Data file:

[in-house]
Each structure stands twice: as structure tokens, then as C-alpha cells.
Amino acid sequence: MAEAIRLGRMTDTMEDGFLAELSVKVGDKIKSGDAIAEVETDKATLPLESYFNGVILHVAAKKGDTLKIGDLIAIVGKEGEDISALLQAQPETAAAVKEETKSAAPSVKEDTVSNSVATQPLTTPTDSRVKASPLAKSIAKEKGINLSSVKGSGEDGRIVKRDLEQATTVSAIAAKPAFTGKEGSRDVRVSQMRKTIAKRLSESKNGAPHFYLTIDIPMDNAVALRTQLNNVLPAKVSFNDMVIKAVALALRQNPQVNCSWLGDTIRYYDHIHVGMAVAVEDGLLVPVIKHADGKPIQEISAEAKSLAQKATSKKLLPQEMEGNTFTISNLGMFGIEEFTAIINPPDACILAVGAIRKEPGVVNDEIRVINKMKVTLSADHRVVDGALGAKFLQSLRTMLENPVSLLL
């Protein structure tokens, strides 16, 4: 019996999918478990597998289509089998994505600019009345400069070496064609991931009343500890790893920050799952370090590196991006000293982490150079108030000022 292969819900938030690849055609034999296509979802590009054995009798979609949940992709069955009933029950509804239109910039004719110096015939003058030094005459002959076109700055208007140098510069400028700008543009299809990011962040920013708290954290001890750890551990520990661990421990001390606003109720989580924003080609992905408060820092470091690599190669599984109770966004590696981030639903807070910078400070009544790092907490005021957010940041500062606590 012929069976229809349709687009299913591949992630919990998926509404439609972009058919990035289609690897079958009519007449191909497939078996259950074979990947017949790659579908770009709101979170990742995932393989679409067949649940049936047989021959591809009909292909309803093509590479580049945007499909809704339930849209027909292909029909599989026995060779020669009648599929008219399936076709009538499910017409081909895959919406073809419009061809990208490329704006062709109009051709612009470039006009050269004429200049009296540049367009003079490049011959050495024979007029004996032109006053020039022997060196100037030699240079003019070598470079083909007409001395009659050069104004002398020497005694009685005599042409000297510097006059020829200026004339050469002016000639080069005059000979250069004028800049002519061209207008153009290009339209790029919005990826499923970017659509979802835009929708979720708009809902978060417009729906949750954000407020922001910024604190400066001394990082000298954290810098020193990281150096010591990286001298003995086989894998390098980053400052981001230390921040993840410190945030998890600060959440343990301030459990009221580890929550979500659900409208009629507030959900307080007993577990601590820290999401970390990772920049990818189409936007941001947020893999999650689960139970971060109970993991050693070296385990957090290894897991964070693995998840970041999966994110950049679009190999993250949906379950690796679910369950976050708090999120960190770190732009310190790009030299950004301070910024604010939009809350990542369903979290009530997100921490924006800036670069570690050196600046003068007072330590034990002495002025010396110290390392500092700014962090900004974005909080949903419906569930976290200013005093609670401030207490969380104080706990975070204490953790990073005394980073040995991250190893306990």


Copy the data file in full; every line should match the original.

[in-house]
Each structure stands twice: as structure tokens, then as C-alpha cells.
Amino acid sequence: MAEAIRLGRMTDTMEDGFLAELSVKVGDKIKSGDAIAEVETDKATLPLESYFNGVILHVAAKKGDTLKIGDLIAIVGKEGEDISALLQAQPETAAAVKEETKSAAPSVKEDTVSNSVATQPLTTPTDSRVKASPLAKSIAKEKGINLSSVKGSGEDGRIVKRDLEQATTVSAIAAKPAFTGKEGSRDVRVSQMRKTIAKRLSESKNGAPHFYLTIDIPMDNAVALRTQLNNVLPAKVSFNDMVIKAVALALRQNPQVNCSWLGDTIRYYDHIHVGMAVAVEDGLLVPVIKHADGKPIQEISAEAKSLAQKATSKKLLPQEMEGNTFTISNLGMFGIEEFTAIINPPDACILAVGAIRKEPGVVNDEIRVINKMKVTLSADHRVVDGALGAKFLQSLRTMLENPVSLLL
């Protein structure tokens, strides 16, 4: 019996999918478990597998289509089998994505600019009345400069070496064609991931009343500890790893920050799952370090590196991006000293982490150079108030000022 292969819900938030690849055609034999296509979802590009054995009798979609949940992709069955009933029950509804239109910039004719110096015939003058030094005459002959076109700055208007140098510069400028700008543009299809990011962040920013708290954290001890750890551990520990661990421990001390606003109720989580924003080609992905408060820092470091690599190669599984109770966004590696981030639903807070910078400070009544790092907490005021957010940041500062606590 012929069976229809349709687009299913591949992630919990998926509404439609972009058919990035289609690897079958009519007449191909497939078996259950074979990947017949790659579908770009709101979170990742995932393989679409067949649940049936047989021959591809009909292909309803093509590479580049945007499909809704339930849209027909292909029909599989026995060779020669009648599929008219399936076709009538499910017409081909895959919406073809419009061809990208490329704006062709109009051709612009470039006009050269004429200049009296540049367009003079490049011959050495024979007029004996032109006053020039022997060196100037030699240079003019070598470079083909007409001395009659050069104004002398020497005694009685005599042409000297510097006059020829200026004339050469002016000639080069005059000979250069004028800049002519061209207008153009290009339209790029919005990826499923970017659509979802835009929708979720708009809902978060417009729906949750954000407020922001910024604190400066001394990082000298954290810098020193990281150096010591990286001298003995086989894998390098980053400052981001230390921040993840410190945030998890600060959440343990301030459990009221580890929550979500659900409208009629507030959900307080007993577990601590820290999401970390990772920049990818189409936007941001947020893999999650689960139970971060109970993991050693070296385990957090290894897991964070693995998840970041999966994110950049679009190999993250949906379950690796679910369950976050708090999120960190770190732009310190790009030299950004301070910024604010939009809350990542369903979290009530997100921490924006800036670069570690050196600046003068007072330590034990002495002025010396110290390392500092700014962090900004974005909080949903419906569930976290200013005093609670401030207490969380104080706990975070204490953790990073005394980073040995991250190893306990």